February 3, 1821
Died: May 31, 1910
Place of Birth:
Elizabeth Blackwell is credited as being the first western world female doctor of modern times.
Her parents had a large family of eight and believed all their children, males and females, should be equally educated.
When her father's business was destroyed in 1832, the family decided to move to United States.
Blackwell's father set up a business in New York which failed and the family undertook a move to Ohio.
Her father became sick on the way to Ohio and soon passed away after they had settled there.
From 1845 to 1847, Blackwell taught school but was not satisfied in that field and had her first feelings of activism.
She moved to Philadelphia and decided to enter a medical school, however, Blackwell found most medical schools refused to take a woman applicant.
Blackwell, after being voted on for acceptance by all the student body, gained entrance to New York's Geneva College.
She graduated with honors from this medical school becoming the first woman to do so.
In 1849, Blackwell moved to Paris seeking training to become a surgeon but no hospital would accept her.
Blackwell was forced to take a job as a mid-wife but an accident in handling a chemical resulted in the loss of one eye.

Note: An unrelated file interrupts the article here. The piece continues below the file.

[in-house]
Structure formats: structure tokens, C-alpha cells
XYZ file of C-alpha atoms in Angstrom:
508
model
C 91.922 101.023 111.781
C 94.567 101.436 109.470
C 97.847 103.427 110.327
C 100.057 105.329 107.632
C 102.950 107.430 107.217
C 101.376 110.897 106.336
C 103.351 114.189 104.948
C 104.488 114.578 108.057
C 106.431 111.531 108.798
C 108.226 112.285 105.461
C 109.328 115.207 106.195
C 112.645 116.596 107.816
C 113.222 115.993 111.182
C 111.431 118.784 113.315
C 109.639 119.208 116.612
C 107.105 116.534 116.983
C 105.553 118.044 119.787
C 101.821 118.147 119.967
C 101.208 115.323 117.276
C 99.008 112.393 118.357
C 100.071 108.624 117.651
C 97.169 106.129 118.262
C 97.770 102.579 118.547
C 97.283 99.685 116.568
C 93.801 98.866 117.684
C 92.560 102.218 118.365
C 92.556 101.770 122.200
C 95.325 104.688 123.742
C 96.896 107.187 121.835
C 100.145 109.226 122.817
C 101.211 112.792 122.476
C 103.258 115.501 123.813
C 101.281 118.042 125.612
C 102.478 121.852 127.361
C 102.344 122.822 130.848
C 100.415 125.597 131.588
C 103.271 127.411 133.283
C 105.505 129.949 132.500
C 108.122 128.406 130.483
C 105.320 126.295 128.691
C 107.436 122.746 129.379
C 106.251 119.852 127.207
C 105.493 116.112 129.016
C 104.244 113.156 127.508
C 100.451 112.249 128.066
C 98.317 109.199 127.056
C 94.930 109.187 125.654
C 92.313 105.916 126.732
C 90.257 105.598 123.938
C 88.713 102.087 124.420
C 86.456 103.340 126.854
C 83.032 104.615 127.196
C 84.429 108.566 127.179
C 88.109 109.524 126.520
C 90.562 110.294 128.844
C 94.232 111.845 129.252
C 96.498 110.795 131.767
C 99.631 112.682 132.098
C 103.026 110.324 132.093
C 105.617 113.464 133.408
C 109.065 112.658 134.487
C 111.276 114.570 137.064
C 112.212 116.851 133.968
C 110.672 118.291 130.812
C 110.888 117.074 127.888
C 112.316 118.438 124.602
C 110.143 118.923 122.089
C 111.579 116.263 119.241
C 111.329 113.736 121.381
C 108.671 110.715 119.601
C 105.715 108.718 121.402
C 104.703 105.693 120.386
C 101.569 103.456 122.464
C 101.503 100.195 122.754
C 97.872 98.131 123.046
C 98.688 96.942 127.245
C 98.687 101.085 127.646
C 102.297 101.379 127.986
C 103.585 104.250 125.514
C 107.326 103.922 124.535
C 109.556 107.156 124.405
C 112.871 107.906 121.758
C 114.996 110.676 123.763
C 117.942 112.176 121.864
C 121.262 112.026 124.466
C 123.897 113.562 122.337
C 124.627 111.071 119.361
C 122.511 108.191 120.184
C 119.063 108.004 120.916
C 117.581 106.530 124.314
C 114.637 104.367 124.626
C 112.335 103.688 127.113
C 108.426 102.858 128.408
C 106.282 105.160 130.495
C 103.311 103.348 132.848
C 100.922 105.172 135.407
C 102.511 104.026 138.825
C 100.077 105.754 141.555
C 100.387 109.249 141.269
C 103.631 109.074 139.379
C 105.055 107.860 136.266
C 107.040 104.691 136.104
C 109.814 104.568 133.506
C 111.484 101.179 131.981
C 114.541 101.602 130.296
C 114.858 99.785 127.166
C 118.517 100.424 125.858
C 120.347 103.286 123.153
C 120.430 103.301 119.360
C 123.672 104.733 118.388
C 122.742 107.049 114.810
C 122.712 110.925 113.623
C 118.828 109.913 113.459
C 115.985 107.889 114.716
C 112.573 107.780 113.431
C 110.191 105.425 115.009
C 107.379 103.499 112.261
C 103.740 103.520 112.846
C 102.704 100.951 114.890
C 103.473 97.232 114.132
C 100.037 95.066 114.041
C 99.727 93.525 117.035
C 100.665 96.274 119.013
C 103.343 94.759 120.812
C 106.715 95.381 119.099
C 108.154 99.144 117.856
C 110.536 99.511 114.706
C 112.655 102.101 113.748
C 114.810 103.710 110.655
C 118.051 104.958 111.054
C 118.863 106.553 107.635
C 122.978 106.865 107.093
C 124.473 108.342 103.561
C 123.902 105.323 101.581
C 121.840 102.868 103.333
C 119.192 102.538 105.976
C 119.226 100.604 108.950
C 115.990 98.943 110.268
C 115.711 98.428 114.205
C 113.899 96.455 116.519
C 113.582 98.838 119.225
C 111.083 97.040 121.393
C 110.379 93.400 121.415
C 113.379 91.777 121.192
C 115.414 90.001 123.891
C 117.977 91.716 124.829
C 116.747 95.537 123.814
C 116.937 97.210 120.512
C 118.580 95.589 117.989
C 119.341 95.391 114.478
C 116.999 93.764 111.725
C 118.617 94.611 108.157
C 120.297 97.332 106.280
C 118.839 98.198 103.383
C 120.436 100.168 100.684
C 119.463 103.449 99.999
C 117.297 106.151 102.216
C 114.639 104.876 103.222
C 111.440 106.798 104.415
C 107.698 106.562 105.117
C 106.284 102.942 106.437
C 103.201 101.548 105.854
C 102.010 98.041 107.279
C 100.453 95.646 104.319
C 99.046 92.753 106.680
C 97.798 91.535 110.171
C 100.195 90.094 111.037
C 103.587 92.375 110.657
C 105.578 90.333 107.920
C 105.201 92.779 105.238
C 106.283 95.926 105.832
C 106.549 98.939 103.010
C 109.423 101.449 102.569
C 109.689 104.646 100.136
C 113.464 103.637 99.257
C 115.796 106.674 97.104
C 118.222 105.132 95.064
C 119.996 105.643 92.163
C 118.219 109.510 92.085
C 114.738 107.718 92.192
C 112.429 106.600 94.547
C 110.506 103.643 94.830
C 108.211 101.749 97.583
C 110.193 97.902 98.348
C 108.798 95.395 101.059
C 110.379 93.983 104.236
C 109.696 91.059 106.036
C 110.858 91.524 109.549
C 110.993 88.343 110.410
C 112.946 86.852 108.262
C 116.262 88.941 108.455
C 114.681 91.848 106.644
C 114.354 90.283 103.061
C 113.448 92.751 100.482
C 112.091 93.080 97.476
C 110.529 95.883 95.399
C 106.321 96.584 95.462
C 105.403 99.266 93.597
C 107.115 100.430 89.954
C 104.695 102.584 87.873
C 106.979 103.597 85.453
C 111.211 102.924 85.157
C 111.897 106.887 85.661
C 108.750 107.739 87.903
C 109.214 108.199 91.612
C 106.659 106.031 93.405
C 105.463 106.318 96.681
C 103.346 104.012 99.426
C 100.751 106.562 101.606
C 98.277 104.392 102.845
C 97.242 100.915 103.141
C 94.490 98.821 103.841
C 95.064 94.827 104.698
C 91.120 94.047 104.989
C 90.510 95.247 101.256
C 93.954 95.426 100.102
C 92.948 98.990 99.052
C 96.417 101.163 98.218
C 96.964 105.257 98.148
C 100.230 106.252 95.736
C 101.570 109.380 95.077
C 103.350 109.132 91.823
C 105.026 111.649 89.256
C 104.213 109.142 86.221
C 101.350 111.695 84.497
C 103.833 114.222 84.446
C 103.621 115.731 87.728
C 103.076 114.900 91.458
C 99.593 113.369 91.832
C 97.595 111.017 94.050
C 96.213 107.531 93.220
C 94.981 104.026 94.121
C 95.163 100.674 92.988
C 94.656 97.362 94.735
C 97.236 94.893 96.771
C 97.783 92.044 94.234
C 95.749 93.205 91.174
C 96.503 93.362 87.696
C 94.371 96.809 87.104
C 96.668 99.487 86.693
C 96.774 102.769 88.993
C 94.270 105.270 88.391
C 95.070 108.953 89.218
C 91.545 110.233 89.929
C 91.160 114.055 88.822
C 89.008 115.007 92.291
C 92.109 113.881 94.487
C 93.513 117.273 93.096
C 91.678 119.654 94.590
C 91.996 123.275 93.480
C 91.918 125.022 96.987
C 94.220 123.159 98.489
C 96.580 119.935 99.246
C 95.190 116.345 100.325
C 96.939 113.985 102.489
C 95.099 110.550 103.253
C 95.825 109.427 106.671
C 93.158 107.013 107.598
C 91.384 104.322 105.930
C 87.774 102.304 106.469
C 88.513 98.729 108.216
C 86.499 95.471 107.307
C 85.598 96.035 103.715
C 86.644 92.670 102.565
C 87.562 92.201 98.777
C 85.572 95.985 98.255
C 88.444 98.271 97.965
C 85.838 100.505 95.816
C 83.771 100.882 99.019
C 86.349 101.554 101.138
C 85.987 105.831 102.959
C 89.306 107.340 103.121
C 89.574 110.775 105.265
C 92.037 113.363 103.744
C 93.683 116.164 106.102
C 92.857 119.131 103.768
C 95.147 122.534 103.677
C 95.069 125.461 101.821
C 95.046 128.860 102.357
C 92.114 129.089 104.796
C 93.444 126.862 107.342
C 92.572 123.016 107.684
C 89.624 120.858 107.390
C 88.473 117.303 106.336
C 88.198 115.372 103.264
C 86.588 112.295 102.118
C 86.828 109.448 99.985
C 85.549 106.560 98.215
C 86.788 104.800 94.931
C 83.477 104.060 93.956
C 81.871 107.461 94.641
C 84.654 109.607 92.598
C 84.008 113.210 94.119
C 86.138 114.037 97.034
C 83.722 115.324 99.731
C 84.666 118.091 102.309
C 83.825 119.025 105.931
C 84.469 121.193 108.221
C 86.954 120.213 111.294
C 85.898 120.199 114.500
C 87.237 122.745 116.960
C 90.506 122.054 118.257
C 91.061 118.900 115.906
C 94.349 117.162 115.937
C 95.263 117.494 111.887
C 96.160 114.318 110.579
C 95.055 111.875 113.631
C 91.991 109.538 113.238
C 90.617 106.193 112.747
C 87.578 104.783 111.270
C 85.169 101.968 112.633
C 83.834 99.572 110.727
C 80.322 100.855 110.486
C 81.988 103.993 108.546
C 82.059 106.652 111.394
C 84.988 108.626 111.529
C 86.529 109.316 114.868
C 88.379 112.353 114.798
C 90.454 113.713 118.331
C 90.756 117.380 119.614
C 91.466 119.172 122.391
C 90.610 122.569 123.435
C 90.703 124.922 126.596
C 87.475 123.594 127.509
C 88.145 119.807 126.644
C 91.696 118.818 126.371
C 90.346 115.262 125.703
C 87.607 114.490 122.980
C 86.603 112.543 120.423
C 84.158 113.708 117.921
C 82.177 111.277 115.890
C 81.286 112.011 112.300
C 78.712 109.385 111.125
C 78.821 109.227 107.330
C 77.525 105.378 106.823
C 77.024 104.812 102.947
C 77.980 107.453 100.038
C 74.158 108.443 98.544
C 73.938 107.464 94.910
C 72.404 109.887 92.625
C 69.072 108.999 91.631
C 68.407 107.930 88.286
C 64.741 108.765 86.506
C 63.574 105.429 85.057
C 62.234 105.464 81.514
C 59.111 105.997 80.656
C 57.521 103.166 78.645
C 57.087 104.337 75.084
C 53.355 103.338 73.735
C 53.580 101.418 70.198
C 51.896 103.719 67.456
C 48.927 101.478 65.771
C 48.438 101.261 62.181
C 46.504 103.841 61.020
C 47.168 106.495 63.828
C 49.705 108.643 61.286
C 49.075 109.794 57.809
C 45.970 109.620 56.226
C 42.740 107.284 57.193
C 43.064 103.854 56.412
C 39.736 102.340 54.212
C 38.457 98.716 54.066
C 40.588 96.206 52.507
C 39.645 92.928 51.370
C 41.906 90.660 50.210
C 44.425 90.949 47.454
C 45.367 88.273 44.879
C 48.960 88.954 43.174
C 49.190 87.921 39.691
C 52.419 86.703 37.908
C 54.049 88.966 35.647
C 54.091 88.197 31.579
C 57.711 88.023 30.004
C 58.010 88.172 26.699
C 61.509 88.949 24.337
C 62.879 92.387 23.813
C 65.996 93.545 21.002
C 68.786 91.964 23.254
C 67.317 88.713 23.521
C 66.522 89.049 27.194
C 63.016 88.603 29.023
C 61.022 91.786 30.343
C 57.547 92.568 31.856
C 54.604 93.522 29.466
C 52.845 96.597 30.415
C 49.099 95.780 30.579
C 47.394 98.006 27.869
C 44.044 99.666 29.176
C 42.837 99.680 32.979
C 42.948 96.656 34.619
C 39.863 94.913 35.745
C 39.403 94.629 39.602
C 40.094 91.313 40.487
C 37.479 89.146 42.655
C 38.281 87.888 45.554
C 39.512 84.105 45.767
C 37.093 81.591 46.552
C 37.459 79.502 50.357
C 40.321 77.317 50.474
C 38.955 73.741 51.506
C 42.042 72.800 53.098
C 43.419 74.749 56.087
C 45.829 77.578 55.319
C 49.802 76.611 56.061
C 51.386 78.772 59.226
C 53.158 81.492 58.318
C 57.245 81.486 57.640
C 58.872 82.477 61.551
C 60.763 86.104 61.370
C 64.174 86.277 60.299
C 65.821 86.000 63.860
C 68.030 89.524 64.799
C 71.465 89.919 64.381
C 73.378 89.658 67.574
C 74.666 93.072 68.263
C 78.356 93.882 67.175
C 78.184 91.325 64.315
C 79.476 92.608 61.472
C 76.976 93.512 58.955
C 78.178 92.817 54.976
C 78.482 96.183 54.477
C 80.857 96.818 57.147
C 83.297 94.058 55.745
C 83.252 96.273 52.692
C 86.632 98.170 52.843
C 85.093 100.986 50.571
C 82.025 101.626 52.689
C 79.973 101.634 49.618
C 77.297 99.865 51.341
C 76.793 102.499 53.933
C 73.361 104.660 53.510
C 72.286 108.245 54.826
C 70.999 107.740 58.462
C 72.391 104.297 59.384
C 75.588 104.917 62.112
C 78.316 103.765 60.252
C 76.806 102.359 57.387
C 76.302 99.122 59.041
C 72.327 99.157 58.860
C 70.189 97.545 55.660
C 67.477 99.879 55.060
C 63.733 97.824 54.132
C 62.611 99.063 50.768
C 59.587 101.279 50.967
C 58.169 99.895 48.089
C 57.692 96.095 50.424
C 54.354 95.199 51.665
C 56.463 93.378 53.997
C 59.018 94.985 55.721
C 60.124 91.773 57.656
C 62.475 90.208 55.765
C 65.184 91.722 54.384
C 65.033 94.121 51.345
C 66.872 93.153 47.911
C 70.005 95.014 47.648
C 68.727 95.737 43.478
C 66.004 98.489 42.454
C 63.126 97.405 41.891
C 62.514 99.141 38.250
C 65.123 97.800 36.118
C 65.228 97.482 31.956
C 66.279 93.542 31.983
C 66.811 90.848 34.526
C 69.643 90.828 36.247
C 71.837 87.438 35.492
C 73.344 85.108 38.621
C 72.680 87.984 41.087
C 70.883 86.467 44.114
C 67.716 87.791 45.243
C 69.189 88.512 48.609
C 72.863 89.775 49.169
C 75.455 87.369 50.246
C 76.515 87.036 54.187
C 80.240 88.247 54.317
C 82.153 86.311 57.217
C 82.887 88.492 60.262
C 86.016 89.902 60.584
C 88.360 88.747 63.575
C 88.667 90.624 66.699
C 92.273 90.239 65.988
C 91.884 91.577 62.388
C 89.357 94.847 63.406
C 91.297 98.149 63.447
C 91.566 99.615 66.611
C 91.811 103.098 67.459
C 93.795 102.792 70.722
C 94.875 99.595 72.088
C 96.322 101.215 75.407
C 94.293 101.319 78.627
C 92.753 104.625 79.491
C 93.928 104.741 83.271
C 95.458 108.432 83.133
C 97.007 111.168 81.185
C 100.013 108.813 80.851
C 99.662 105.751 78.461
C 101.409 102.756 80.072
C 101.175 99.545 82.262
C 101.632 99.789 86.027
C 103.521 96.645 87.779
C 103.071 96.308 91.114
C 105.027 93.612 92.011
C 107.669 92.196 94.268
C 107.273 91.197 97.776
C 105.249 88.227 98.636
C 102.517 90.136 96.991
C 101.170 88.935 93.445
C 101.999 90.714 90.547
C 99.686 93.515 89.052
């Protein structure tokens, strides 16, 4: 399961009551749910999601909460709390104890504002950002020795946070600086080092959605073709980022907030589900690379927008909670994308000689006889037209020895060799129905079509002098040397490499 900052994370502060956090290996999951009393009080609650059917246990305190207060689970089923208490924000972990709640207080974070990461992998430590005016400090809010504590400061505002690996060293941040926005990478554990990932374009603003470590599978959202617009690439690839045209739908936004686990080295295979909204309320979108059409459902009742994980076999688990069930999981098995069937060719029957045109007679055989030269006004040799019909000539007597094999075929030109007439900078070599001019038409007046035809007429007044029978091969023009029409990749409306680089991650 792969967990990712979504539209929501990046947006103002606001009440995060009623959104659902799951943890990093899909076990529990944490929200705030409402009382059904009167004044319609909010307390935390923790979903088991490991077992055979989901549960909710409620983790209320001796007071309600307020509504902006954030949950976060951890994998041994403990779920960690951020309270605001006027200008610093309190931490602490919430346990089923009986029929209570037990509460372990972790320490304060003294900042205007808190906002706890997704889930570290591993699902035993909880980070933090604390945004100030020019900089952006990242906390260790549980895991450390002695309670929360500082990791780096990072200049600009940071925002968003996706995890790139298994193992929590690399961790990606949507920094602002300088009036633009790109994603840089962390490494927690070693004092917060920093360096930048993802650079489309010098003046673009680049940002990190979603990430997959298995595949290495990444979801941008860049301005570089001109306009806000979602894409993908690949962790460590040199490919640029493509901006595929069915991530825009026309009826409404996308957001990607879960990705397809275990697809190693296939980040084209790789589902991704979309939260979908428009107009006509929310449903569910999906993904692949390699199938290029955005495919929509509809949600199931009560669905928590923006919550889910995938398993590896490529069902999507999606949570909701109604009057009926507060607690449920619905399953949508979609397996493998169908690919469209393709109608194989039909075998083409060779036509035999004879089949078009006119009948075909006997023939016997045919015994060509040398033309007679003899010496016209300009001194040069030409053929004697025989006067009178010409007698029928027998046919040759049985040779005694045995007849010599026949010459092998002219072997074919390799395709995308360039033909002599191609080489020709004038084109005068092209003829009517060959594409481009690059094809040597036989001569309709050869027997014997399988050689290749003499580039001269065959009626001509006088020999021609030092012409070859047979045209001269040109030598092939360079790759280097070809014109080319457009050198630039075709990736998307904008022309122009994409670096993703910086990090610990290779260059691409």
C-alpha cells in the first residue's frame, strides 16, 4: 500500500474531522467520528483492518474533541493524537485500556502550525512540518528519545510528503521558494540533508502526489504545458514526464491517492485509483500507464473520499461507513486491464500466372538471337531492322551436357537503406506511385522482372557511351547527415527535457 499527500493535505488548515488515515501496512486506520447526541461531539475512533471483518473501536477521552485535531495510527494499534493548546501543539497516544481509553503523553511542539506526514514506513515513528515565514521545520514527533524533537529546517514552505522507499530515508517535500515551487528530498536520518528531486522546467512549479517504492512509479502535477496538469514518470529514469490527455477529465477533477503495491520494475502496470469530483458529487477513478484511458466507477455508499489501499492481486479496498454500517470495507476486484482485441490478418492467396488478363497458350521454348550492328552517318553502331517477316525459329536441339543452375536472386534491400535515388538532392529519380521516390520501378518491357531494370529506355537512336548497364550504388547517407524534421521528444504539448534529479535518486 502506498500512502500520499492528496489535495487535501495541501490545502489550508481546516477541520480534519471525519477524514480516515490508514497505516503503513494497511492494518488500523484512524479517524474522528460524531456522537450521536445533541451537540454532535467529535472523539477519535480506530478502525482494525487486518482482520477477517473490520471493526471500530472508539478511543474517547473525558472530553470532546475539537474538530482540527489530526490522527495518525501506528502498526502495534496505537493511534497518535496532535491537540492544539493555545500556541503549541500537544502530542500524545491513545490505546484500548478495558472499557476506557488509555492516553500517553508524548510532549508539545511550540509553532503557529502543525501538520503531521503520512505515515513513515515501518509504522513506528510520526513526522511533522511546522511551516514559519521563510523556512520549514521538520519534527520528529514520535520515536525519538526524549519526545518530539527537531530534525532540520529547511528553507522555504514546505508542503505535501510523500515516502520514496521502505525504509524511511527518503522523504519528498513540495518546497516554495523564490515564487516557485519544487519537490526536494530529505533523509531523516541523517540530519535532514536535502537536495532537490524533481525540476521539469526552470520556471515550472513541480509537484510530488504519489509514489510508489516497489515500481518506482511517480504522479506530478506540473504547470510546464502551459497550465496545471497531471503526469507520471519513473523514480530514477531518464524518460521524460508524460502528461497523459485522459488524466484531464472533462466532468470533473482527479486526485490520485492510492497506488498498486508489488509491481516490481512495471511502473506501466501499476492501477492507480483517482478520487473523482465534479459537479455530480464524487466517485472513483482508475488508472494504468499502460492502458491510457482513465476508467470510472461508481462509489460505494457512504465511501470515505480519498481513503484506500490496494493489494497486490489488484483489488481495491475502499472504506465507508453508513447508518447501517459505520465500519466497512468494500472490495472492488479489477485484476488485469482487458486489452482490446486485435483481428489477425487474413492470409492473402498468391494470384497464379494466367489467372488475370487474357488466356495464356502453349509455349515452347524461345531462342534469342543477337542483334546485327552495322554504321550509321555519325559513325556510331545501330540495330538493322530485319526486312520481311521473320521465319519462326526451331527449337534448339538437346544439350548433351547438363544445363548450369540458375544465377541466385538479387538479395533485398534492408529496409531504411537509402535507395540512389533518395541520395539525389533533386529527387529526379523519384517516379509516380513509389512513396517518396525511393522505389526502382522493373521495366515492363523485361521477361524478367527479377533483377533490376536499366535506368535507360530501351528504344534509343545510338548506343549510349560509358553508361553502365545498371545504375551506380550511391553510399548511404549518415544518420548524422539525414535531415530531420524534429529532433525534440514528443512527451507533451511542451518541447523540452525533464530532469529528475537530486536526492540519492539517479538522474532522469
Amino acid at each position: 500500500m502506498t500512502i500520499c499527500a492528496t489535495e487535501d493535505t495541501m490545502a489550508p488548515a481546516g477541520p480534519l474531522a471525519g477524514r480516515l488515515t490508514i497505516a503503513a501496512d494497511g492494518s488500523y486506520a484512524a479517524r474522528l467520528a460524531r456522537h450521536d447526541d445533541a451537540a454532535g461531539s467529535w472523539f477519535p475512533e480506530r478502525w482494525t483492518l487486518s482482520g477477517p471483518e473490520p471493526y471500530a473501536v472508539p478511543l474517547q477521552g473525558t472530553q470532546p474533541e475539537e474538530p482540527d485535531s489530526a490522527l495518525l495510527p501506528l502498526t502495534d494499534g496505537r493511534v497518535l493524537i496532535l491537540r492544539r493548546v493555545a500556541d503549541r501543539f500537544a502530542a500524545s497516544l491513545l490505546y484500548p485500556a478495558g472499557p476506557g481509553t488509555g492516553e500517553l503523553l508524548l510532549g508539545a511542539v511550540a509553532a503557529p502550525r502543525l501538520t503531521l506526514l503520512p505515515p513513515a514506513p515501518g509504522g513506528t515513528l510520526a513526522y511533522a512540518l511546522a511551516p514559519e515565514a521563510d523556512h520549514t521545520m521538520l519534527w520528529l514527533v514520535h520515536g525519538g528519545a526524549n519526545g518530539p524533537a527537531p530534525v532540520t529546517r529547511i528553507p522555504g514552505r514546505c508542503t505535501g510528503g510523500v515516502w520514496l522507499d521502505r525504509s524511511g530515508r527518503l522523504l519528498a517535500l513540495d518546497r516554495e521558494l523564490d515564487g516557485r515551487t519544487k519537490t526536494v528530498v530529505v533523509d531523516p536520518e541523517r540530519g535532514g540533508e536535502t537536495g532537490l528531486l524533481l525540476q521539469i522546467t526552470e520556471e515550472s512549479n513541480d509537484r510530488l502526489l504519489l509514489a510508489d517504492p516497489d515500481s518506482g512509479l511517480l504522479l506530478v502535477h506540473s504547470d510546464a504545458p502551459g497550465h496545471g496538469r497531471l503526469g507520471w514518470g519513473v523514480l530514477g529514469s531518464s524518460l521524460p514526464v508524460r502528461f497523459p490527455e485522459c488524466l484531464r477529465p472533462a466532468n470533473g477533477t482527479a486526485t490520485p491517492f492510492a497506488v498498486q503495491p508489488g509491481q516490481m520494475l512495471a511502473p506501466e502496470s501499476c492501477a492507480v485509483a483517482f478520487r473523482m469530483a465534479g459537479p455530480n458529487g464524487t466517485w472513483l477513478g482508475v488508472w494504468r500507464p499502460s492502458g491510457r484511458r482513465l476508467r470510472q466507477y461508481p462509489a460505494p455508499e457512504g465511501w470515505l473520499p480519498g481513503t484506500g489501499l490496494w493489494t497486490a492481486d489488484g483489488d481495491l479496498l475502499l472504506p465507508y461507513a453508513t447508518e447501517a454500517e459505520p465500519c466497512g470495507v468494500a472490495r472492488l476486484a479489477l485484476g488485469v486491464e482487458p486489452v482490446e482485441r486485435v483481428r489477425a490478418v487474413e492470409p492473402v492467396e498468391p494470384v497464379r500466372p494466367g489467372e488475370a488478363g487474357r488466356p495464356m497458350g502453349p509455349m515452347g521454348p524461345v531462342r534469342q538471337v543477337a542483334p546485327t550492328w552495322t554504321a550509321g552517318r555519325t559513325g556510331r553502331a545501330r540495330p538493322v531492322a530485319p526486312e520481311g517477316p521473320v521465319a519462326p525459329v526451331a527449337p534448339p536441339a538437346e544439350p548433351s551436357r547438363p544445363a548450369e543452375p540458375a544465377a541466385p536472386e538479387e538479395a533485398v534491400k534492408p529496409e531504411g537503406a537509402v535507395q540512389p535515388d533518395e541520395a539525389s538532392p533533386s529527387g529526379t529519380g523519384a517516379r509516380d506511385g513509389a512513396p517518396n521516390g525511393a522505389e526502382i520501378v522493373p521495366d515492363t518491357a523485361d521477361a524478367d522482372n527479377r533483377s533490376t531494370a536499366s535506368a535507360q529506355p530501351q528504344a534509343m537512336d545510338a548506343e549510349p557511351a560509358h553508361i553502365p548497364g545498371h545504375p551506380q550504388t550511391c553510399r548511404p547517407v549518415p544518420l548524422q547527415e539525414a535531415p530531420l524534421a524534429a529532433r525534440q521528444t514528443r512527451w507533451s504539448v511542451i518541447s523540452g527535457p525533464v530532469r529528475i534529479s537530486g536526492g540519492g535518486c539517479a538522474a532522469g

Without full vision she could no longer pursue training to become a surgeon so she moved to London, England, accepting a job as an intern in a local hospital.
After a year of internship, Blackwell moved back to New York where, being a woman MD, she had considerable difficulty renting an office to open her practice.
However, she did open a clinic in 1853 treating women and children and was joined a few years later by her sister, who had also become a doctor, and another female doctor.
The clinic was very successful and the three doctors expanded it into a hospital known as the
New York Infirmary for Women and Children
Blackwell's reputation as a competent physician grew along with the number of patients receiving help at the infirmary.
After the Civil War, she was instrumental in opening a medical school for women.
In 1969, Blackwell returned to England where she continued to write medical publications and express her views on such subjects as sex education, sanitation, and moral education.
Elizabeth Blackwell remained living in England where she opened the
London School of Medicine for Women
For detailed research and more information, check out the following:
Hobart and William Smith Colleges
Changing the Face of Medicine
Western New York Suffrogists
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Last Updated: January 22, 2017
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